# A “non-trivial” example of a Cauchy sequence that does not converge?

A Cauchy sequence doesn't necessarily converge, e.g. take the sequence $(1/n)$ in the space $(0,1)$.

Maybe my intuition is wrong but I tend to think of this as, "it does converge but what it converges to is not in the space". Are there any examples of a Cauchy sequence that does not converge and avoids this type of saying?

• proofwiki.org/wiki/Completion_Theorem_(Metric_Space) – anon Aug 19 '13 at 22:23
• You can construct the completion of $X$ for every metric space $X$, in which every Cauchy sequence converges. So in a way, every example is of the type "it converges, but the limit is not in the space". – Daniel Fischer Aug 19 '13 at 22:23
• It's better to think of a Cauchy sequence as one that ought to converge but doesn't, owing to the absence of the point to which it 'wants' to converge. The completion supplies the missing point. – Brian M. Scott Aug 20 '13 at 0:40
• Argh. I just noticed an important omission in that last comment: I meant to write such a Cauchy sequence, meaning one that does not converge. – Brian M. Scott Aug 20 '13 at 3:25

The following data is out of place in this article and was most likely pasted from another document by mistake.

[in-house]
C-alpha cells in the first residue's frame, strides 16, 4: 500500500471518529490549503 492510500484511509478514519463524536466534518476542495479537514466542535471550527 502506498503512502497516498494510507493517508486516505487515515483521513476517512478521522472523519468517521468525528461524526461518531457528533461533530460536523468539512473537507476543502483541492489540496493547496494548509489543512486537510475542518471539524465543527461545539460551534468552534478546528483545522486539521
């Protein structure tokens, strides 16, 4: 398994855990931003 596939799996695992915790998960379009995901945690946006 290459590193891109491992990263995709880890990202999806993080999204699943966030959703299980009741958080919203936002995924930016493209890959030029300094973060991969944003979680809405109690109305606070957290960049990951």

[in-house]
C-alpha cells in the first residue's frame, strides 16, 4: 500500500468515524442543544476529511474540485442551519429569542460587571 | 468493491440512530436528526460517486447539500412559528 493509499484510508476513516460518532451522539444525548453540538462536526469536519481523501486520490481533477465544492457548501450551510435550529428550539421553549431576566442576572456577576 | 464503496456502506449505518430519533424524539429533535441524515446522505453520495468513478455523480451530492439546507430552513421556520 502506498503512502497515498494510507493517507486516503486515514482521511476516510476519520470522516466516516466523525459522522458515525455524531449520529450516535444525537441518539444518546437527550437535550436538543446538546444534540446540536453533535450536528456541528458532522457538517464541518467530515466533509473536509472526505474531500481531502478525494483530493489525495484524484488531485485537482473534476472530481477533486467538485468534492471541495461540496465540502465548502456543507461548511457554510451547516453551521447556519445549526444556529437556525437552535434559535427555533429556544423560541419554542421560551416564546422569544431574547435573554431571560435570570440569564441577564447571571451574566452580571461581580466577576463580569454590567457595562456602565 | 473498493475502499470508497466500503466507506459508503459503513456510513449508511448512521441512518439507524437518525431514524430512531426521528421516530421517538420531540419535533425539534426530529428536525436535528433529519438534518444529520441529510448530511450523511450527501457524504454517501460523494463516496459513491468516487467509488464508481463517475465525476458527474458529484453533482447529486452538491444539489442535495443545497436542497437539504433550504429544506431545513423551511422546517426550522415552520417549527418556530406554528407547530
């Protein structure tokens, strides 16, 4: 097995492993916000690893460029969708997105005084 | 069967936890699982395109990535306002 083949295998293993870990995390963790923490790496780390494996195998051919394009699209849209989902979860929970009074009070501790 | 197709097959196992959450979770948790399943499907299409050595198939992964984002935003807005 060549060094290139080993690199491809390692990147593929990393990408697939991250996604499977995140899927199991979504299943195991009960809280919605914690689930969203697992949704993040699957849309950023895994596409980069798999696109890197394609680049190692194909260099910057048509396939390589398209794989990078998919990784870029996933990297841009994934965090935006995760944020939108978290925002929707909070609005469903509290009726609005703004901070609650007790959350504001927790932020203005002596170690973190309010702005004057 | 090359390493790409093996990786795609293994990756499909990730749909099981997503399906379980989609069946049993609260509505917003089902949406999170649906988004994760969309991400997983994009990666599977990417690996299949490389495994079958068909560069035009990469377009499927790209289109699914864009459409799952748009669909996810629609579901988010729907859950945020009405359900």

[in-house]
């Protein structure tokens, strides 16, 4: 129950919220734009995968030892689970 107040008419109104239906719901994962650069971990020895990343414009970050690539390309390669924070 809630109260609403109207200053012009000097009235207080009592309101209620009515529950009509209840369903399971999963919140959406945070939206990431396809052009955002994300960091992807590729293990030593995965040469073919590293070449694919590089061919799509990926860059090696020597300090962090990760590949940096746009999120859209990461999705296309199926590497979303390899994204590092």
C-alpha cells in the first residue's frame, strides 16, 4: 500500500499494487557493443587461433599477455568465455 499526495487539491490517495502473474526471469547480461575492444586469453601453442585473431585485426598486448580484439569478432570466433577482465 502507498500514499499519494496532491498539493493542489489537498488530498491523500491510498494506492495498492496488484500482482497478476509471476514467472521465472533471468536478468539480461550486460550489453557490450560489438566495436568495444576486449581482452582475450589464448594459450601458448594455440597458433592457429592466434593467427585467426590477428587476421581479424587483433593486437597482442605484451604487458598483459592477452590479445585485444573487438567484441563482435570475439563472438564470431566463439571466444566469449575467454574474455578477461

• It is possible to have different metrics on the same set, so that each metric gives rise to a different completion (I'm thinking of p-adic numbers). It is quite possible for a Cauchy Sequence in one metric to be divergent (not a Cauchy Sequence) in an alternative metric. en.wikipedia.org/wiki/P-adic_number – Mark Bennet Aug 20 '13 at 15:08

For any metric space $Q$ we can define the completion, that is a (bigger) metric space $R$ such that $Q$ is a (dense) subspace of $R$ and all Cauchy sequences in $Q$ have a limit in $R$. So the Cauchy sequences in $Q$ "do converge but what they converge to is not in the space". This is precisely one way of defining $\mathbb R$ from $\mathbb Q$.